SOCITM (Society of Information Technology Management)
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Think digitally and ditch the hierarchies to create effective digital services advises Socitm

Being able to think digitally and being prepared to ditch traditional hierarchies are necessary precursors to creating, establishing and operating effective digital services says The Digital Mindset, a new briefing from Socitm.

But digital leaders must also sell this way of thinking to service managers and other decision-makers, since a deep understanding of the capability of digital,  and how to use it effectively, changes people’s view of how to get things done.

Consequently, digital thinking cannot be left to ‘techhies’ or any other single group of organisational stakeholders. But if a digital mindset is developed and applied, it promises local public services much beyond mere ‘efficiency savings’, although this will take time, effort and resources - all of which are currently in short supply.

The briefing lists 15 critical features of the digital mindset in an ‘approximate priority order’, describing each in turn and providing links to further sources of information.

Understand how technology changes business processes: digitally enabled processes are transforming the growth and scale of business and shifting power from suppliers to buyers. The scope, nature and design of public services will change also – as Government Digital Service projects demonstrate

Lead more, manage less: traditional top-down management hierarchies actively manage the status quo. Digital leaders establish cultures that embrace change, continuous challenge, and improvement in order to meet user needs. 

Take calculated risks: conservative public sector attitudes to risk must change. Progress iteratively with small-scale, controlled experiments, learning from the results and ensuring that any potential fallout is manageable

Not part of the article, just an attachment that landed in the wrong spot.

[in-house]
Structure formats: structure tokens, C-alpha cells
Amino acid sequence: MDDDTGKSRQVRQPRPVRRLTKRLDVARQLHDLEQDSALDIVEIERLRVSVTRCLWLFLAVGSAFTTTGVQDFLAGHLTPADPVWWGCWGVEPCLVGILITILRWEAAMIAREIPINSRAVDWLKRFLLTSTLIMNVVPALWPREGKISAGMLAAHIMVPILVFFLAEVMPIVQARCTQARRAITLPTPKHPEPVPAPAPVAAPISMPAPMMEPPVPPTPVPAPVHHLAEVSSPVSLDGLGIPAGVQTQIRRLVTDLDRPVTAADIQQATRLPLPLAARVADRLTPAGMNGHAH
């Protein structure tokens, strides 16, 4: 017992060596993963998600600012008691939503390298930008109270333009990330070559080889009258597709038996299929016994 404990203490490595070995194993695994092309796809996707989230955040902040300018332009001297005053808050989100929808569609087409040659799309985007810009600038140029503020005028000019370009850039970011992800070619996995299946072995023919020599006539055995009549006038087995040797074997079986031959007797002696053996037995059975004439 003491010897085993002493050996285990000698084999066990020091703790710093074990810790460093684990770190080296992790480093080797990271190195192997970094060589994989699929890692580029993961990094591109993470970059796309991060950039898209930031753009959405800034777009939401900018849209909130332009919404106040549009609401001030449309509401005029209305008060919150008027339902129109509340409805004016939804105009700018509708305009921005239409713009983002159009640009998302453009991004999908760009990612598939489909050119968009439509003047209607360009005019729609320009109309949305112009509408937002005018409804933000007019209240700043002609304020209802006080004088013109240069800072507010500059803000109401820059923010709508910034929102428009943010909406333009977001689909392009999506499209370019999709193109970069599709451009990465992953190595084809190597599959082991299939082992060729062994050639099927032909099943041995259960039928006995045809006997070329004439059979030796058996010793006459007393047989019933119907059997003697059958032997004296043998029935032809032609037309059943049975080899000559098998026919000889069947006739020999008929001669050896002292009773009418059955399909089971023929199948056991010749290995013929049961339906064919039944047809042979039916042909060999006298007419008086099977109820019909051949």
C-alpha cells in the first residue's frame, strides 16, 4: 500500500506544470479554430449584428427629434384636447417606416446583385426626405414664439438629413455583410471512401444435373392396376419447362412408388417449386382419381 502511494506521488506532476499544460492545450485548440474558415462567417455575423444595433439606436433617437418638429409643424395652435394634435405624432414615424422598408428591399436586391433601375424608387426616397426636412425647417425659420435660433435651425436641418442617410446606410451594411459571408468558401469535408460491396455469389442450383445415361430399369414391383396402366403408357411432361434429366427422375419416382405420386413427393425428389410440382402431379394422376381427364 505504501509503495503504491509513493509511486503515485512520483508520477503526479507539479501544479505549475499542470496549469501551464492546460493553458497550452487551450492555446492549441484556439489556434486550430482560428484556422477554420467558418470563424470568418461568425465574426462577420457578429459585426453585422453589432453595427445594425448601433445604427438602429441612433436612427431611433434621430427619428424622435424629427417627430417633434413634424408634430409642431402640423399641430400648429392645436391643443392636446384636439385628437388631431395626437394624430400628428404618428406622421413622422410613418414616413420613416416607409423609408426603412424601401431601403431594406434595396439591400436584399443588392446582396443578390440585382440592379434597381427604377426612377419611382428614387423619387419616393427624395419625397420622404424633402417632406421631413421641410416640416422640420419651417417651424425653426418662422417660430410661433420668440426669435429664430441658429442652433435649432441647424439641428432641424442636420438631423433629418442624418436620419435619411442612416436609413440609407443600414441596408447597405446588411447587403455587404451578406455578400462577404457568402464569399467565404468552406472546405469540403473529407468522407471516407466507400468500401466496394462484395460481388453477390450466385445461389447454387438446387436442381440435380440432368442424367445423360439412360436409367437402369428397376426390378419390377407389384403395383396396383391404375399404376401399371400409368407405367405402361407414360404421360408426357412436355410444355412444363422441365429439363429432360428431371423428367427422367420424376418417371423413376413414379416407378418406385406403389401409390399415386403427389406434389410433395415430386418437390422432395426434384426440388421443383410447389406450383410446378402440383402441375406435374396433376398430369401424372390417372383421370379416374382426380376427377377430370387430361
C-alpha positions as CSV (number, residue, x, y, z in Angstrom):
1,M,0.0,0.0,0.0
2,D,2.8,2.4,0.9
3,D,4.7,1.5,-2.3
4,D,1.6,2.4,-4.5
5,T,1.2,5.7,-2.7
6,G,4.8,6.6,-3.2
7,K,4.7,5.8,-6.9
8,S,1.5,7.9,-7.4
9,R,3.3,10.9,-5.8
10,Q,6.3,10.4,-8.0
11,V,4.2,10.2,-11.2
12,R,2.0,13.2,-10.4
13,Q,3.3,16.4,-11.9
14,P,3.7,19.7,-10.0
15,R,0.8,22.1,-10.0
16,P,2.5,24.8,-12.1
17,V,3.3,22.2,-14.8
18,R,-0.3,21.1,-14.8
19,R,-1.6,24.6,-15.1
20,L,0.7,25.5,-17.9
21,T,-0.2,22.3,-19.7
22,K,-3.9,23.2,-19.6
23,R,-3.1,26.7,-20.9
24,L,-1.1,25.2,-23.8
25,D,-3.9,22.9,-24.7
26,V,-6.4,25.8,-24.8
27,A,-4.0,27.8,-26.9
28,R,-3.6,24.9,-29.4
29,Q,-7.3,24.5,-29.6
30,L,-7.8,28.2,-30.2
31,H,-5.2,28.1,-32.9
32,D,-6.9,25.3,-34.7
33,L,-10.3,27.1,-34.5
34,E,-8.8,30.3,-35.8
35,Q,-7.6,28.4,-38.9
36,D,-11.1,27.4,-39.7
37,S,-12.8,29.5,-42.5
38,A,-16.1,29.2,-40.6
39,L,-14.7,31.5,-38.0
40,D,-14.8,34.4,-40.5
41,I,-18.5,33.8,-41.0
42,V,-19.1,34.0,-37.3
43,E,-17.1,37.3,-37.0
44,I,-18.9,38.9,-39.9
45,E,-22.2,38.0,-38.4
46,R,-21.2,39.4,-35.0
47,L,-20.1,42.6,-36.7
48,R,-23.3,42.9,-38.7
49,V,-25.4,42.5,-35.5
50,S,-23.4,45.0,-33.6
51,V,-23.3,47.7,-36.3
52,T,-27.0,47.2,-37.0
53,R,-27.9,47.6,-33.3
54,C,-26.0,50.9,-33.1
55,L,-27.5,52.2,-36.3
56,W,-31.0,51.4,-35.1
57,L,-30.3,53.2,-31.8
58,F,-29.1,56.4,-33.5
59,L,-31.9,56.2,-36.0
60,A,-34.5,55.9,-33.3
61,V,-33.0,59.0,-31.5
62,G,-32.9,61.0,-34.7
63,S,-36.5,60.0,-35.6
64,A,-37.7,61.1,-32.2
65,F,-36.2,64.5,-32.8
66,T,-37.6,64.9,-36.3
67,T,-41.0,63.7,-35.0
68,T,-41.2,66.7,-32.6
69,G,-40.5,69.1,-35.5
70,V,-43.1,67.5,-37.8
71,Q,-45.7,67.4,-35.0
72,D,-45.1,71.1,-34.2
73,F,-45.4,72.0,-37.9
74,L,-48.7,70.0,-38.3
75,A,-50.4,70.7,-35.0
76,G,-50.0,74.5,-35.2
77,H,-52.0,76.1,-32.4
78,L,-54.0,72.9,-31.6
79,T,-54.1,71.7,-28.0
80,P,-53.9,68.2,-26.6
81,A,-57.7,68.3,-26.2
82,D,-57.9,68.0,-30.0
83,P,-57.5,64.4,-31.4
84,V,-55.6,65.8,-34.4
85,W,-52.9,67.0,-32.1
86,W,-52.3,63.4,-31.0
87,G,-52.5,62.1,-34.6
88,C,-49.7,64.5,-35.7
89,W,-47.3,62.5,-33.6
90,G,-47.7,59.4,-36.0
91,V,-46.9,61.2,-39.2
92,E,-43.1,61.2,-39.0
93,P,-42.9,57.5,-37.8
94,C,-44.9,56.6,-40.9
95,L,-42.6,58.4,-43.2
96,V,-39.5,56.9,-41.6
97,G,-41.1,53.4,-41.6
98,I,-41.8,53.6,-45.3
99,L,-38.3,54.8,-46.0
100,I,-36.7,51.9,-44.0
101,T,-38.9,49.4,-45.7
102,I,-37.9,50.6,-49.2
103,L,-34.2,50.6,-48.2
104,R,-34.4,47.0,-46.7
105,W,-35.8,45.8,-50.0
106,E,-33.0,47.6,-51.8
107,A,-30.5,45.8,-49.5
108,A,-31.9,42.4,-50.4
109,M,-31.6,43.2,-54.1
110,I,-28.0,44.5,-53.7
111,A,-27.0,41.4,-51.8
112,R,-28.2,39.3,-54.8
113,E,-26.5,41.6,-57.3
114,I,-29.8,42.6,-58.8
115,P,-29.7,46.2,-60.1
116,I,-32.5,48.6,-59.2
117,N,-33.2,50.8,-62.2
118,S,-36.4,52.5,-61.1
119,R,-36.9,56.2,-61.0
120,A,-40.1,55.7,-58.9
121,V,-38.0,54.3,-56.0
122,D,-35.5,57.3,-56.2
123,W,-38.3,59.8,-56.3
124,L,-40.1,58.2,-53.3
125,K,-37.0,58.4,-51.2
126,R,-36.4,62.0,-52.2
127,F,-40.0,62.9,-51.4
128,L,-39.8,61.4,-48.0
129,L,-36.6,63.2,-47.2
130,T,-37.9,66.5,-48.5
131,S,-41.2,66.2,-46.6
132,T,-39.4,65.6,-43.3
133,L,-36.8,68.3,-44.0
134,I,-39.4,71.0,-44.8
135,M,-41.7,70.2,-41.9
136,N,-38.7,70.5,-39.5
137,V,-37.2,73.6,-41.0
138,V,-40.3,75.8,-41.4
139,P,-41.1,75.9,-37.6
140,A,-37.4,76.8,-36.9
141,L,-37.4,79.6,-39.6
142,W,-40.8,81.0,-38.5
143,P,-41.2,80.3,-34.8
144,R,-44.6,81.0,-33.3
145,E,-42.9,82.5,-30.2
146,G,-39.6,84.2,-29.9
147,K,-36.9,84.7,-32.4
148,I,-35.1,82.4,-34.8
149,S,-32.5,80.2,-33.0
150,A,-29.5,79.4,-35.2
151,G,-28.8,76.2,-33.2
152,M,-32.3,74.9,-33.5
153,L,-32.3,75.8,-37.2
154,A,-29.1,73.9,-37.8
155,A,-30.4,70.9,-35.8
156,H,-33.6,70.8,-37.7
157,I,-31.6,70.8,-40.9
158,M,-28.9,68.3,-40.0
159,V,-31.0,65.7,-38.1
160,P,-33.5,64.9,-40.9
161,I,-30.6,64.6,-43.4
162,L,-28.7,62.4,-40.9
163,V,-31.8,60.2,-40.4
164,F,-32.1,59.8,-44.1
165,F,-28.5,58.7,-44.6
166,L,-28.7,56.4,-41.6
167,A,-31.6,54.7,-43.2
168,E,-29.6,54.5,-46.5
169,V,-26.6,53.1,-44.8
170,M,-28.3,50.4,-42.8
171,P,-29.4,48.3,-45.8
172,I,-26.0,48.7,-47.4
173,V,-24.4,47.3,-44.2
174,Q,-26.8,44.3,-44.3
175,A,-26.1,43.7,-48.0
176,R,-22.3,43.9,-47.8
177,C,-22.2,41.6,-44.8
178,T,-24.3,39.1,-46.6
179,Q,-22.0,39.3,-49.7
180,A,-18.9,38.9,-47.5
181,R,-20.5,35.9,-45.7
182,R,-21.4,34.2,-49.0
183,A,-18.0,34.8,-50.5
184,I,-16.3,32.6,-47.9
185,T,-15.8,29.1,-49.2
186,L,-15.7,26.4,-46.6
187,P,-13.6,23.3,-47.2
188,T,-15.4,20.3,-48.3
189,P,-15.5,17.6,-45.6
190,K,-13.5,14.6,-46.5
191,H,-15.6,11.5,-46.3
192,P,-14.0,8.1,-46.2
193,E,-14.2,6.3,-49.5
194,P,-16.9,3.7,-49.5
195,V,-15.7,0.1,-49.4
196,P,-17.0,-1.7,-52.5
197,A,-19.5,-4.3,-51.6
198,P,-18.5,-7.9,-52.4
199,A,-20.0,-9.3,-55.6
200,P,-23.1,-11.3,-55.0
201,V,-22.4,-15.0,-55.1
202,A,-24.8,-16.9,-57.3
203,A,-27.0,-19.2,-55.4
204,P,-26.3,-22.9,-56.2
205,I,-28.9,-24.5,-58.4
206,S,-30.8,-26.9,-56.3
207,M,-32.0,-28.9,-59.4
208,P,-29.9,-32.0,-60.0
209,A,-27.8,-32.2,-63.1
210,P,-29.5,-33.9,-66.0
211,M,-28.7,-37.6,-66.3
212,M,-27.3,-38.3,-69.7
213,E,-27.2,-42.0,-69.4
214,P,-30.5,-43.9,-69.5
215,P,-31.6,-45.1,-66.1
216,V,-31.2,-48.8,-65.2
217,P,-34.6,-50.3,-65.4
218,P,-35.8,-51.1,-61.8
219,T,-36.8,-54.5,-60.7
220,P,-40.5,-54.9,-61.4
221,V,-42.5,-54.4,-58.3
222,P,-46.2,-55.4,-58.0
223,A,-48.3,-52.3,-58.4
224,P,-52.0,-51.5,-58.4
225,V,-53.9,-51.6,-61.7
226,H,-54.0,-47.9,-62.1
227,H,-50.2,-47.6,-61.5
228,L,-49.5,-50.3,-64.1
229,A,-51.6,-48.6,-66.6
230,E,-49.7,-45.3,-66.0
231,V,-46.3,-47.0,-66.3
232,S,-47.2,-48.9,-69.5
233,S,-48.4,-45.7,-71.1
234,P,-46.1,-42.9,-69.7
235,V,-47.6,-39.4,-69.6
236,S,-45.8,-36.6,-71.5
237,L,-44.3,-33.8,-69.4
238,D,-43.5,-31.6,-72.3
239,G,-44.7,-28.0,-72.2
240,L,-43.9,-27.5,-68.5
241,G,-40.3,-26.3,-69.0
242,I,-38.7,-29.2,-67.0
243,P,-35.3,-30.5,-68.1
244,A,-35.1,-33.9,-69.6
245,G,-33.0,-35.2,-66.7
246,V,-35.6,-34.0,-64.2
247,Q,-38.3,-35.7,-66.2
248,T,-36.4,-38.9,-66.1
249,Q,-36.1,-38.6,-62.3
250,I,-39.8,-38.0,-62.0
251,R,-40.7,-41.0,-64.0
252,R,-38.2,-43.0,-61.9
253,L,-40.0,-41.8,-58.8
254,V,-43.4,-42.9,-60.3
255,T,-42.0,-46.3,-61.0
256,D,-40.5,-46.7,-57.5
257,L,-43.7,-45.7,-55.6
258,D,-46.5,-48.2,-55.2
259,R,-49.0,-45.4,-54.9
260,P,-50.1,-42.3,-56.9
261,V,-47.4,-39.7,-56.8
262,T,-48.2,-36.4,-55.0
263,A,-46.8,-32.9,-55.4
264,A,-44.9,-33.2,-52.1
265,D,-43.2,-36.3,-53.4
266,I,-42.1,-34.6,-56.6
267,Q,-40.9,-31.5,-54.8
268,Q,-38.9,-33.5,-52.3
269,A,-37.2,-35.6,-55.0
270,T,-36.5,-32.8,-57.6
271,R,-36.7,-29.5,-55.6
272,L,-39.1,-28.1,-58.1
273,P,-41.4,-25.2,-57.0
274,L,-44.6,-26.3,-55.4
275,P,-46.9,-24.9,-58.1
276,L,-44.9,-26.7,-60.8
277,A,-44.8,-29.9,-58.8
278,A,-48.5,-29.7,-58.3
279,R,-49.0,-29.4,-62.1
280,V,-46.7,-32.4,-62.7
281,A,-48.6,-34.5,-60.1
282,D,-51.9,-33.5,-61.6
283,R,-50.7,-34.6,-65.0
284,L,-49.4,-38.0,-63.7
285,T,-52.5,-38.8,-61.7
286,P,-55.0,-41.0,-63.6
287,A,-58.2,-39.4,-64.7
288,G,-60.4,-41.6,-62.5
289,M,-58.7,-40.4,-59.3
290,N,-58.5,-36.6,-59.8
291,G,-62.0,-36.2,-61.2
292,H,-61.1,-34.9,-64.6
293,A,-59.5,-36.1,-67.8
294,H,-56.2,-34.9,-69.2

Learn and collaborate: allow time for teams to learn about new emerging technologies by trying them out. Share and implement projects created elsewhere. Find new collaborators.

Garner ideas from the wider community: by publishing anonymised travel data, Transport for London (TfL) has enabled the production by others of new smartphone apps for journey planning and access to real-time travel information. These benefit many travellers without TfL bearing the cost of developing apps itself.

Connect concepts together: exploitation of data derived from different sources is fundamentally changing the way that we address issues like congestion, social isolation, and obesity, and target their resolution.

Look for win-wins: working collaboratively towards agreed mutually beneficial goals can result in win-wins. Buyers and suppliers both supporting and benefiting from open data and the use of open standards are examples of win-win scenarios.

Develop influencing skills: digital leaders need to be able ‘sell’ ideas for digitally enabled approaches that may involve major cultural change to relevant service managers and/or to senior management teams.

Be more agile and adaptable: today’s solutions cannot to be set in stone and future options must be kept open. The phrase ‘perpetual beta’ sums up the degree of fluidity required, especially in the early days of something new.

Ease control on time and space: old constraints about when and where work should be done do not fit with new digital thinking. The focus should be on managing by individual and teamwork outcomes, rather than work inputs.

Become more comfortable with ambiguity: digital leaders must be comfortable with complexity and uncertainty while having a clear vision of where they want to take their team and their organisation next.

Respect other, differing, perspectives: digital leaders must encourage diverse, evidence-based and reasoned debate. All ideas, whatever their origin must be evaluated dispassionately.

Accommodate globalisation and diversity: younger employees and customers of local public services may have different social and cultural perspectives than older cadres. Digital leaders will make sure their organisations reach out to all parts of diverse communities in order to serve them better.

Provide the skilled people: the skill sets required to take the local public sector forward in the digital age are at a premium right now. Digital leaders will have to look beyond traditional recruitment channels.

Provide the physical wherewithal: local digital leaders must support delivery of networks and access to make communities truly digital – this is now regarded as a universal social need, like household electricity and running water.

The Digital Mindset is available free of charge to Socitm corporate members and Socitm Insight subscribers in the Socitm Insight Group library on KHub.

Further information:

Dr Andy Hopkirk, Head of Research at Socitm - andy.hopkirk@socitm.net; 01604 709456

Vicky Sargent, Socitm Press Office - vicky.sargent@socitm.net; 07726 601139

 

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